Historical heroine fails to compel
PHILIPPA Gregory knows English history and she knows how to tell a good tale. But in this, the fifth outing in her Cousins’ War series, the famed British historical fiction author fails to deliver the kind of fascinating female protagonist her readers have come to expect.
The White Princess, about a heartbroken 15th-century English queen whose loyalties are torn between the houses of York and Lancaster, starts strong but then stumbles and stalls — leaving the reader longing for a more compelling heroine.
Gregory is best known for her Tudor Court series that includes the 2001 bestseller The Other Boleyn Girl. The 2008 movie adaptation starred Natalie Portman and Scarlett Johansson.
The Cousins’ War series steps back in time by two generations to cover the events of England’s War of the Roses.
The White Princess is a natural sequel to 2009’s The White Queen, which has been adapted into a 10-part BBC television series (premiering Sept. 6 in Canada on SuperChannel).
What makes Gregory’s historical novels valuable is that she explores important events through the eyes of the women who lived at the centre of political intrigue. These women have often been ignored by male historians, and it is a pleasure to read about English history from a different point of view.
The White Queen tells the story of Elizabeth Woodville, the beautiful and controversial wife of Edward IV, while The White Princess tells the story of their daughter, Elizabeth of York.
The White Princess begins with an excellent dramatic set-up. In Gregory’s story, Elizabeth of York is the secret and beloved mistress of her uncle, King Richard III.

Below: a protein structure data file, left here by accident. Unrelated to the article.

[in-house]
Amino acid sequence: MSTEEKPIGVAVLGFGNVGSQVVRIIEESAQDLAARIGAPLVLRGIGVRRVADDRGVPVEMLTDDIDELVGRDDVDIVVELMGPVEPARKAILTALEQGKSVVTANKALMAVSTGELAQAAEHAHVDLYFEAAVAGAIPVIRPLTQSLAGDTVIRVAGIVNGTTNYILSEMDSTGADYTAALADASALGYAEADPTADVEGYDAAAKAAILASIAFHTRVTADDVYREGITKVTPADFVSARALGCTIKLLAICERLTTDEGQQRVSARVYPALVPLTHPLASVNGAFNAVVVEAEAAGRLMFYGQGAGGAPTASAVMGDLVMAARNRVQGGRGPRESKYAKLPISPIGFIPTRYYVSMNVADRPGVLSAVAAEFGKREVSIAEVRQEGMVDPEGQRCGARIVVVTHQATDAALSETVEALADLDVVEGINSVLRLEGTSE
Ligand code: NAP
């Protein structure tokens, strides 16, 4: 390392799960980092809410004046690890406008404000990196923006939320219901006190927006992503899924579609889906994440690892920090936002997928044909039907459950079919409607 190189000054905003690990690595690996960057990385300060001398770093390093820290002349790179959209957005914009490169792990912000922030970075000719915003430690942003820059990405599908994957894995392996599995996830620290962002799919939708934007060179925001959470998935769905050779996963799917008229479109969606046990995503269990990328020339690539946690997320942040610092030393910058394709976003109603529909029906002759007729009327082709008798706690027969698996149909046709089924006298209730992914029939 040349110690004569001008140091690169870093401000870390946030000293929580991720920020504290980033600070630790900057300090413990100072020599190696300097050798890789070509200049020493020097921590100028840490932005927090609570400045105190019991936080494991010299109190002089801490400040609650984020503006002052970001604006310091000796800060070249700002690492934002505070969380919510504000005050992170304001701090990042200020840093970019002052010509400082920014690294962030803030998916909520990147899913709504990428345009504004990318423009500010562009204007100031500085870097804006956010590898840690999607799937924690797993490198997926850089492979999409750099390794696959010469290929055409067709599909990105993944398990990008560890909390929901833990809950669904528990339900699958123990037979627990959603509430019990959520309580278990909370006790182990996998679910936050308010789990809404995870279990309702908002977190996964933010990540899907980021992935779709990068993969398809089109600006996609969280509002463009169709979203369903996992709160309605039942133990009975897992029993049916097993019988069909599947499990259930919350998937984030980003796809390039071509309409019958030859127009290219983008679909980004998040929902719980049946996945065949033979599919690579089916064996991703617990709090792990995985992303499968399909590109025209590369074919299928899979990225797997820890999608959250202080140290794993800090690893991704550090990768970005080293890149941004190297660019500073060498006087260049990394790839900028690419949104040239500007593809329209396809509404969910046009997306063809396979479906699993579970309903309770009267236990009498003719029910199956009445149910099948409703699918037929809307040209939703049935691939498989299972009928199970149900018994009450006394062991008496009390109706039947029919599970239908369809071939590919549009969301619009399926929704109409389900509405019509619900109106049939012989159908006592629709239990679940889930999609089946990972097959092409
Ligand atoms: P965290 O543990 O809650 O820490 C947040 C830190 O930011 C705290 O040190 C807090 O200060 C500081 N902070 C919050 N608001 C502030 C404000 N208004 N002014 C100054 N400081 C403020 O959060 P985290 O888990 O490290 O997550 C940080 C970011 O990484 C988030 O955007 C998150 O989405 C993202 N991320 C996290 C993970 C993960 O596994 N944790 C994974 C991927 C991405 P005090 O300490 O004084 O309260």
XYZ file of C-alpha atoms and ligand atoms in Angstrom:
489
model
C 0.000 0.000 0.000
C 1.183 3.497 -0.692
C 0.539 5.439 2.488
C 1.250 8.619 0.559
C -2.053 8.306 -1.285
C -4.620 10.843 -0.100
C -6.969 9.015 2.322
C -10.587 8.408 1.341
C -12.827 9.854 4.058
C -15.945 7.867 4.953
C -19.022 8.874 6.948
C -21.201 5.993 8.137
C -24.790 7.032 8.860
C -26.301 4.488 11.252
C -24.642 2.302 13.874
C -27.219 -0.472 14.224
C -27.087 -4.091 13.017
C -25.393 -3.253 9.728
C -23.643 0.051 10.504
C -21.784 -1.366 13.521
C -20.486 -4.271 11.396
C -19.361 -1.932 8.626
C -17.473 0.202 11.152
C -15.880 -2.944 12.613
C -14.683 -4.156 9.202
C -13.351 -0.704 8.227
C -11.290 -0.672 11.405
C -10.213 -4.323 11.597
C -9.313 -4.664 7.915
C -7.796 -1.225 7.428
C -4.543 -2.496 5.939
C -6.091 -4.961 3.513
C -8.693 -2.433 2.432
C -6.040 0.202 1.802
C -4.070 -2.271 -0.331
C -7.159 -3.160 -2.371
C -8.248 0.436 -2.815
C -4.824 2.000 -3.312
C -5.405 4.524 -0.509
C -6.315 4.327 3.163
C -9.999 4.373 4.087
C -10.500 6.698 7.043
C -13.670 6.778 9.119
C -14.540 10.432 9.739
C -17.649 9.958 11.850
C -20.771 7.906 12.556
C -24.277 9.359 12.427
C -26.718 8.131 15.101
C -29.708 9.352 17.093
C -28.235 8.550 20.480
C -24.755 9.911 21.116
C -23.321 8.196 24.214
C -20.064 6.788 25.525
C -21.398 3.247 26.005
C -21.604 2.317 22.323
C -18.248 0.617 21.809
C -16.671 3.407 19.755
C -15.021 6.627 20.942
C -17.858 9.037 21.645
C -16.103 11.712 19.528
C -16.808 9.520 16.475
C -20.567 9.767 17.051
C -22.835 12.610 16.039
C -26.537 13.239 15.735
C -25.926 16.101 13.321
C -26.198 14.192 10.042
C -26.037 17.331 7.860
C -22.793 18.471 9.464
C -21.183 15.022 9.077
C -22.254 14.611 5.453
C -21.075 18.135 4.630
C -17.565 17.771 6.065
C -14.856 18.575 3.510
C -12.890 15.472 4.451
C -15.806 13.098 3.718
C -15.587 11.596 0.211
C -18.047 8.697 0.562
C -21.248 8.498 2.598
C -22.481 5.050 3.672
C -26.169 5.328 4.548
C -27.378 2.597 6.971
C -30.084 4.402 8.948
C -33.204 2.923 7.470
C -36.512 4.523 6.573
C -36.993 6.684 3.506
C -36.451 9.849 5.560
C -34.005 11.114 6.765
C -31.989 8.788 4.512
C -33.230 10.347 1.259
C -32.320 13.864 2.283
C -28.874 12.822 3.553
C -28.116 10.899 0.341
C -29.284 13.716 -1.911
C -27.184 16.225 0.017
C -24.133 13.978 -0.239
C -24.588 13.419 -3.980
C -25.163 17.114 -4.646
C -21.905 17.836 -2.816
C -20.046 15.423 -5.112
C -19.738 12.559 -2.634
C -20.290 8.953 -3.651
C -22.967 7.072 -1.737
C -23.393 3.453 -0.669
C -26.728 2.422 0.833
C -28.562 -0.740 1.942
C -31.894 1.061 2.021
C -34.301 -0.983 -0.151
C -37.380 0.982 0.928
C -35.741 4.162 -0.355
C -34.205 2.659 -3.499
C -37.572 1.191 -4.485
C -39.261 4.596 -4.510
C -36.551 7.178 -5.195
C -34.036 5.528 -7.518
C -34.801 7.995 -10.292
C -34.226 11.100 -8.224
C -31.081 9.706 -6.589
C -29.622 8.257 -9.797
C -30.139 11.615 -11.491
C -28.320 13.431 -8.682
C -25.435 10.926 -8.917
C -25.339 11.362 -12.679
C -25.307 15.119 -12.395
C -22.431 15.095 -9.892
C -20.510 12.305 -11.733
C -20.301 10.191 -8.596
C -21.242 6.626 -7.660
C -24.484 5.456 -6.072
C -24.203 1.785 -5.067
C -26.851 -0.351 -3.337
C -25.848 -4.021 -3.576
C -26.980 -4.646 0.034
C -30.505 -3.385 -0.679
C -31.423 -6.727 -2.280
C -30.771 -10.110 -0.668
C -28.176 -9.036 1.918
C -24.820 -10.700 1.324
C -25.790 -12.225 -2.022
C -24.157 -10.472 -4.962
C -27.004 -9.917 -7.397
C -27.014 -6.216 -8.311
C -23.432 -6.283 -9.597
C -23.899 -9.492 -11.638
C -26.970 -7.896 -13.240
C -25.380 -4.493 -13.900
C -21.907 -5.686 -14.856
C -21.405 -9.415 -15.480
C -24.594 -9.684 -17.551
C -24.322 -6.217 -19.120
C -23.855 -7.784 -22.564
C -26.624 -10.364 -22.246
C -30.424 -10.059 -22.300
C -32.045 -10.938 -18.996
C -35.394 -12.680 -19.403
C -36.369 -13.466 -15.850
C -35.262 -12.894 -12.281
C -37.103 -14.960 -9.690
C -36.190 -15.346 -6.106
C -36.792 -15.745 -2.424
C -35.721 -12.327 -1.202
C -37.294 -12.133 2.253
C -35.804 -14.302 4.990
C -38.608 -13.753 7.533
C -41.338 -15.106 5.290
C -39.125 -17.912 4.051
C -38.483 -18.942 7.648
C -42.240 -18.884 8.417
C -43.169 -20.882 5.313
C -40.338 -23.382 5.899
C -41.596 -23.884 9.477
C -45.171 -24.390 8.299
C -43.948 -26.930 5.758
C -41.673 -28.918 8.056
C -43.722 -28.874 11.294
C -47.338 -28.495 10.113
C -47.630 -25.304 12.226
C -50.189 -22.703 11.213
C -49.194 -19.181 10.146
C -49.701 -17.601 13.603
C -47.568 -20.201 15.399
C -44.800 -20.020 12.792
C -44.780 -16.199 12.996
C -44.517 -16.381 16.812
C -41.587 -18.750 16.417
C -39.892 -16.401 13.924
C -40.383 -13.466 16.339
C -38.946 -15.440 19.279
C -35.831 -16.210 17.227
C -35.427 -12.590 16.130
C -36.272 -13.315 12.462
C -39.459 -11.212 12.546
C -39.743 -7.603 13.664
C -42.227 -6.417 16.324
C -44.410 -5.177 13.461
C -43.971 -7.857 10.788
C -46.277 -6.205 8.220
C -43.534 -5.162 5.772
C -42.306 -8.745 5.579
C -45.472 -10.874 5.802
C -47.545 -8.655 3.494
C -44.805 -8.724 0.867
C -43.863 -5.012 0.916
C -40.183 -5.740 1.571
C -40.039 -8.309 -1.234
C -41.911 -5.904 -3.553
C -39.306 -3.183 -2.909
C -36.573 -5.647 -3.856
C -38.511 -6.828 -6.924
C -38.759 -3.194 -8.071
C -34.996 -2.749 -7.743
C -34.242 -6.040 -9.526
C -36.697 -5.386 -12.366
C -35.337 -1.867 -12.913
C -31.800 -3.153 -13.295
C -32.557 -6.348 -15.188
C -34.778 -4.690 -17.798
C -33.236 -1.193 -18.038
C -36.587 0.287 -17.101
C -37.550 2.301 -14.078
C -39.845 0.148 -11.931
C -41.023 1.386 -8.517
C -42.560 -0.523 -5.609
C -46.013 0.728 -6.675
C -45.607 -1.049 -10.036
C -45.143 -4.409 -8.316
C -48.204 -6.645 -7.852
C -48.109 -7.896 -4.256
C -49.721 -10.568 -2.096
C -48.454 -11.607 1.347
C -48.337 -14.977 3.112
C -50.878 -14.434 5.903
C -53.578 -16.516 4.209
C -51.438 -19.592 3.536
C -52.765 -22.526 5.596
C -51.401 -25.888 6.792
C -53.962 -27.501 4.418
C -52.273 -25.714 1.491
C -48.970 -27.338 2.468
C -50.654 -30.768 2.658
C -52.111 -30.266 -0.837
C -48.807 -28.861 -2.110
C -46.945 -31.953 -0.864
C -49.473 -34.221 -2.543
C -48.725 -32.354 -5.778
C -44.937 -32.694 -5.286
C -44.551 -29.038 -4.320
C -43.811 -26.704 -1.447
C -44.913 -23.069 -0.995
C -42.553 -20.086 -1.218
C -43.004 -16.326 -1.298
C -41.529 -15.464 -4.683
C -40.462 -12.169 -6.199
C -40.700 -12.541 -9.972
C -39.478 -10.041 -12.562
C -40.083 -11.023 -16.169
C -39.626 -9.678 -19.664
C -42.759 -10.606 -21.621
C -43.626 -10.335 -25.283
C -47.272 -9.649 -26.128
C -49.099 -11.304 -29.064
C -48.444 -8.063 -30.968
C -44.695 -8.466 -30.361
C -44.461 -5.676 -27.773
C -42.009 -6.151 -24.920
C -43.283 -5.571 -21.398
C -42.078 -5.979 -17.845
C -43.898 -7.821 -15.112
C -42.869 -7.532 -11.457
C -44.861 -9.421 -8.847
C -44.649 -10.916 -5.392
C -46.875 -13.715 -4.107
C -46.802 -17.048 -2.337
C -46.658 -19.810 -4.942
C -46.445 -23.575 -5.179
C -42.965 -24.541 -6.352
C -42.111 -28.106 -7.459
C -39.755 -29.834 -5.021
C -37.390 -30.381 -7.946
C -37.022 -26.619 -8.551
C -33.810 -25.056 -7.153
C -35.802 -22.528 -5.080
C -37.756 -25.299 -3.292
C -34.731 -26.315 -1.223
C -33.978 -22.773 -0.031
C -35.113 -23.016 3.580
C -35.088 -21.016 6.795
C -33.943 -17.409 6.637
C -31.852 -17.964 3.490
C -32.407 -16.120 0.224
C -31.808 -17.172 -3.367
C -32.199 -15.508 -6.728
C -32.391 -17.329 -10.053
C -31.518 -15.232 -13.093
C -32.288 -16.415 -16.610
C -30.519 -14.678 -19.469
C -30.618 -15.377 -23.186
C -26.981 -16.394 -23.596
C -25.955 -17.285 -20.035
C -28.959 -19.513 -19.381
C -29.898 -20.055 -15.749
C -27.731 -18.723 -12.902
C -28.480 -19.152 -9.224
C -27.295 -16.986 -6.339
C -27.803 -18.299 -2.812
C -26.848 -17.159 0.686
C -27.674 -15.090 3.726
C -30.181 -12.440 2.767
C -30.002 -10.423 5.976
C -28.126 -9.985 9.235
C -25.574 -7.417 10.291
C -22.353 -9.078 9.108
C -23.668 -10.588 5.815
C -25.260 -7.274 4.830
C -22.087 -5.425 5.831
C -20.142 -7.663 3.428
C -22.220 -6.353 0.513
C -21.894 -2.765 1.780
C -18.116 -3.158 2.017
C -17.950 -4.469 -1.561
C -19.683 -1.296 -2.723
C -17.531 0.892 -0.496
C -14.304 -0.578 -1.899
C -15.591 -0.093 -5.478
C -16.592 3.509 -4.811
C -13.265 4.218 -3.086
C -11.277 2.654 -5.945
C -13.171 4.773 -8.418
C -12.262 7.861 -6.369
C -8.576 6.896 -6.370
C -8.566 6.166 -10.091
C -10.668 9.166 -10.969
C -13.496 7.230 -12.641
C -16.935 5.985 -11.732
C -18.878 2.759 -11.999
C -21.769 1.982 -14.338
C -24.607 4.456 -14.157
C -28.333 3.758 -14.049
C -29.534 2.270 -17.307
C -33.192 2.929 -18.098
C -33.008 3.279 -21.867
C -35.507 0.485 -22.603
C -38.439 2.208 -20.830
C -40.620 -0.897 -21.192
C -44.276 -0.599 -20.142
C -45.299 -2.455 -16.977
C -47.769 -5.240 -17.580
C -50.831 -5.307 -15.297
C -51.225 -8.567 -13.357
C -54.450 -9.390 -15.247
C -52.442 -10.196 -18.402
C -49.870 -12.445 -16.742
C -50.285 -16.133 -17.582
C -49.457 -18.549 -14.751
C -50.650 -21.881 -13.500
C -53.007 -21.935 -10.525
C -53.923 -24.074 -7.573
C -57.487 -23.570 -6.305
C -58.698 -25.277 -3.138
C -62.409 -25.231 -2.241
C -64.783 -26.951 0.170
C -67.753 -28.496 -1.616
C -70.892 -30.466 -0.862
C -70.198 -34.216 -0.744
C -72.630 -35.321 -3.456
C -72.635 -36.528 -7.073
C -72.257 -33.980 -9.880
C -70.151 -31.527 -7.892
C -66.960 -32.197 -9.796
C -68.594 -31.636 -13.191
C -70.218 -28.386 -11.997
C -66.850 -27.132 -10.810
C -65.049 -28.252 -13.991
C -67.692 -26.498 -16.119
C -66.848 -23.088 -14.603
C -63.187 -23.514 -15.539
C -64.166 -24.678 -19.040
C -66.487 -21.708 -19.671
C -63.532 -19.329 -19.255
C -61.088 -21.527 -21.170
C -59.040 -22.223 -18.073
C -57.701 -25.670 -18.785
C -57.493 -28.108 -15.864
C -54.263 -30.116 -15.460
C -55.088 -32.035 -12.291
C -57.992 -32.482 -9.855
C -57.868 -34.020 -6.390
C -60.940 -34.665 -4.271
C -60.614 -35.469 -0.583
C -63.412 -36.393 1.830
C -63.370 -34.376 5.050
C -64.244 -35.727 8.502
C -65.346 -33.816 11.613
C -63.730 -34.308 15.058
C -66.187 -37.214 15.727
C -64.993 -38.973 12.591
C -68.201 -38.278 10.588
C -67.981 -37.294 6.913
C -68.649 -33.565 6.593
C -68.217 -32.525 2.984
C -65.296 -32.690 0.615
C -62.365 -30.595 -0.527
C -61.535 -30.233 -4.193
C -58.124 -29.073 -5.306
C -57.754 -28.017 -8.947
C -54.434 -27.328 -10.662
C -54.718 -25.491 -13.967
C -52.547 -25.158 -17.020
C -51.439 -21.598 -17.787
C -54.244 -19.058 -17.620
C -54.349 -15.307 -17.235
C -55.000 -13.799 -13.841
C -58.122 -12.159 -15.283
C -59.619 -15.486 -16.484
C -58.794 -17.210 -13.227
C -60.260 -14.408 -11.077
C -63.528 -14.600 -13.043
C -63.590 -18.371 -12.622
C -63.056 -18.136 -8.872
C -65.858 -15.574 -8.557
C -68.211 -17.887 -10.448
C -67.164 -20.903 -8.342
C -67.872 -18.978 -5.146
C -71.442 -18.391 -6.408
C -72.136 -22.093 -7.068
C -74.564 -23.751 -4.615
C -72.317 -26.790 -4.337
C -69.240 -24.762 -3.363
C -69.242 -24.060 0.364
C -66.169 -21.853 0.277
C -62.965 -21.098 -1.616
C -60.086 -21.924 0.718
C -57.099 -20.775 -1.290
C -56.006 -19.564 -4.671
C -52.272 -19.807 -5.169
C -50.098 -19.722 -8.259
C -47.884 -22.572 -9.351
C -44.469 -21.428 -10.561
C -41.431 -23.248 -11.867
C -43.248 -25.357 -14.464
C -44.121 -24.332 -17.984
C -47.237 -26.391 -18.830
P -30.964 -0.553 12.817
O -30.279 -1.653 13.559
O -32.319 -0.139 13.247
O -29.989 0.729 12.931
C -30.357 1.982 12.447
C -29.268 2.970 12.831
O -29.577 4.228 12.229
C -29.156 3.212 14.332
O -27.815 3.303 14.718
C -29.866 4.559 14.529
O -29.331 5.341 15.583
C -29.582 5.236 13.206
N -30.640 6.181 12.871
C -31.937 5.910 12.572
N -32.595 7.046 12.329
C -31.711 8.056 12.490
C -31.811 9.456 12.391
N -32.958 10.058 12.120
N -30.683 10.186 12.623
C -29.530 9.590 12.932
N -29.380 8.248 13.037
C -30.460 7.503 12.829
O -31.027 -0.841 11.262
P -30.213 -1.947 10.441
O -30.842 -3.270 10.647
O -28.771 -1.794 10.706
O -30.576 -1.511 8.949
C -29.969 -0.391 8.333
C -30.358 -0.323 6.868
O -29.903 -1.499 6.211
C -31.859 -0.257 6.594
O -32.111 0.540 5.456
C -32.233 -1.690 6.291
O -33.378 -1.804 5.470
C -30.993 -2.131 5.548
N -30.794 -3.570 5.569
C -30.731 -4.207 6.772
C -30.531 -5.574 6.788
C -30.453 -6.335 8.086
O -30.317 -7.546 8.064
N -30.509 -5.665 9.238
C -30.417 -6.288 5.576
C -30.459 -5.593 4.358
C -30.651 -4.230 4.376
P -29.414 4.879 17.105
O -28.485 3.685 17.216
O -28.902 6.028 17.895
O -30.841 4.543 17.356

Upon Richard’s defeat and death at the battle of Bosworth in 1485, Elizabeth is forced into marriage with the man who killed her lover: Henry Tudor. Henry VII is a brute of a man and their marriage begins as an intimate battle between enemy houses.
However, this dramatic set-up does not lead to a satisfying tale. After the marriage between Elizabeth and Henry, the story meanders and stalls. Elizabeth is unhappy and Henry is unlovable.
There are numerous challenges to the Tudor reign, including several pretenders who may or may not be one of the princes in the tower — Elizabeth’s young brothers who disappeared while held captive under Richard III’s reign.
For about 400 pages, Elizabeth worries, wonders and waits. She gives birth to several children. But she is neither politically active nor particularly insightful.
The White Princess is a disappointing addition to a series that brought us fascinating stories about Jaquetta of Luxembourg, Elizabeth Woodville, Margaret Beaufort and Anne Neville.
It is a challenge to breathe life into historical women who have been neglected by traditional histories. As Elizabeth of York reflects in the novel: “It does not matter that in my heart I am passionate and independent. My true self will be hidden and history will never speak of me except as the wife of one king and the mother of another.”
However, unlike the other novels in The Cousins’ War series, this novel fails to create a character that is fascinating and unforgettable. The historical period is interesting but, unfortunately, this heroine is not.